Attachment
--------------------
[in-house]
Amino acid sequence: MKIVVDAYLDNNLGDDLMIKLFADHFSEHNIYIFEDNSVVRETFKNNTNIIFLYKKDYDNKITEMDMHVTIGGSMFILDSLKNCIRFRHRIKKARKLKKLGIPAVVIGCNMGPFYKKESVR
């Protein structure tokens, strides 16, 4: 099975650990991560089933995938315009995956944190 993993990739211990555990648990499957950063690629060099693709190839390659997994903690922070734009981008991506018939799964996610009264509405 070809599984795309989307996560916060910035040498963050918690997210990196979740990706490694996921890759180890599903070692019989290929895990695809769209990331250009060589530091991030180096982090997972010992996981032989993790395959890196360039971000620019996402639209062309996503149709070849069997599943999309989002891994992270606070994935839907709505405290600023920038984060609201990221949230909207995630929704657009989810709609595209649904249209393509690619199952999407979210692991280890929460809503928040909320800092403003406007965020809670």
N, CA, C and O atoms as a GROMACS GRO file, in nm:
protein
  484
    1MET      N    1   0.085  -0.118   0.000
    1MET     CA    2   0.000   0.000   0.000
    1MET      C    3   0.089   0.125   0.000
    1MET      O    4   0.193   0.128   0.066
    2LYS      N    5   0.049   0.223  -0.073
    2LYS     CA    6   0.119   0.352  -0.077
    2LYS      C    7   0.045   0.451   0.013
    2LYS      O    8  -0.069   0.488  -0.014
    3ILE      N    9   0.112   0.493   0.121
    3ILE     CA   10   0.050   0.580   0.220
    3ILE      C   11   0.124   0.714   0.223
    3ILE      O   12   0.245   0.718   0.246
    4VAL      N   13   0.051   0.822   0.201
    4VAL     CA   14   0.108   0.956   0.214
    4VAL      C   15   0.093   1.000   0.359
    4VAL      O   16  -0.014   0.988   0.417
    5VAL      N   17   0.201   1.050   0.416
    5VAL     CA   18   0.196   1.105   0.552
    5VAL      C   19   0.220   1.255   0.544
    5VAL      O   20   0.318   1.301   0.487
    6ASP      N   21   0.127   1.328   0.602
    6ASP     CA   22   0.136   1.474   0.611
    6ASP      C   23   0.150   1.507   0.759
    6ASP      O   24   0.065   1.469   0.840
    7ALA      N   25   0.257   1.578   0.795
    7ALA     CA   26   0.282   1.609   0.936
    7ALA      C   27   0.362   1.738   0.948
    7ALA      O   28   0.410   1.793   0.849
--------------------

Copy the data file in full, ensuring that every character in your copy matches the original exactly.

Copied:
[in-house]
Amino acid sequence: MKIVVDAYLDNNLGDDLMIKLFADHFSEHNIYIFEDNSVVRETFKNNTNIIFLYKKDYDNKITEMDMHVTIGGSMFILDSLKNCIRFRHRIKKARKLKKLGIPAVVIGCNMGPFYKKESVR
């Protein structure tokens, strides 16, 4: 099975650990991560089933995938315009995956944190 993993990739211990555990648990499957950063690629060099693709190839390659997994903690922070734009981008991506018939799964996610009264509405 070809599984795309989307996560916060910035040498963050918690997210990196979740990706490694996921890759180890599903070692019989290929895990695809769209990331250009060589530091991030180096982090997972010992996981032989993790395959890196360039971000620019996402639209062309996503149709070849069997599943999309989002891994992270606070994935839907709505405290600023920038984060609201990221949230909207995630929704657009989810709609595209649904249209393509690619199952999407979210692991280890929460809503928040909320800092403003406007965020809670």
N, CA, C and O atoms as a GROMACS GRO file, in nm:
protein
  484
    1MET      N    1   0.085  -0.118   0.000
    1MET     CA    2   0.000   0.000   0.000
    1MET      C    3   0.089   0.125   0.000
    1MET      O    4   0.193   0.128   0.066
    2LYS      N    5   0.049   0.223  -0.073
    2LYS     CA    6   0.119   0.352  -0.077
    2LYS      C    7   0.045   0.451   0.013
    2LYS      O    8  -0.069   0.488  -0.014
    3ILE      N    9   0.112   0.493   0.121
    3ILE     CA   10   0.050   0.580   0.220
    3ILE      C   11   0.124   0.714   0.223
    3ILE      O   12   0.245   0.718   0.246
    4VAL      N   13   0.051   0.822   0.201
    4VAL     CA   14   0.108   0.956   0.214
    4VAL      C   15   0.093   1.000   0.359
    4VAL      O   16  -0.014   0.988   0.417
    5VAL      N   17   0.201   1.050   0.416
    5VAL     CA   18   0.196   1.105   0.552
    5VAL      C   19   0.220   1.255   0.544
    5VAL      O   20   0.318   1.301   0.487
    6ASP      N   21   0.127   1.328   0.602
    6ASP     CA   22   0.136   1.474   0.611
    6ASP      C   23   0.150   1.507   0.759
    6ASP      O   24   0.065   1.469   0.840
    7ALA      N   25   0.257   1.578   0.795
    7ALA     CA   26   0.282   1.609   0.936
    7ALA      C   27   0.362   1.738   0.948
    7ALA      O   28   0.410   1.793   0.849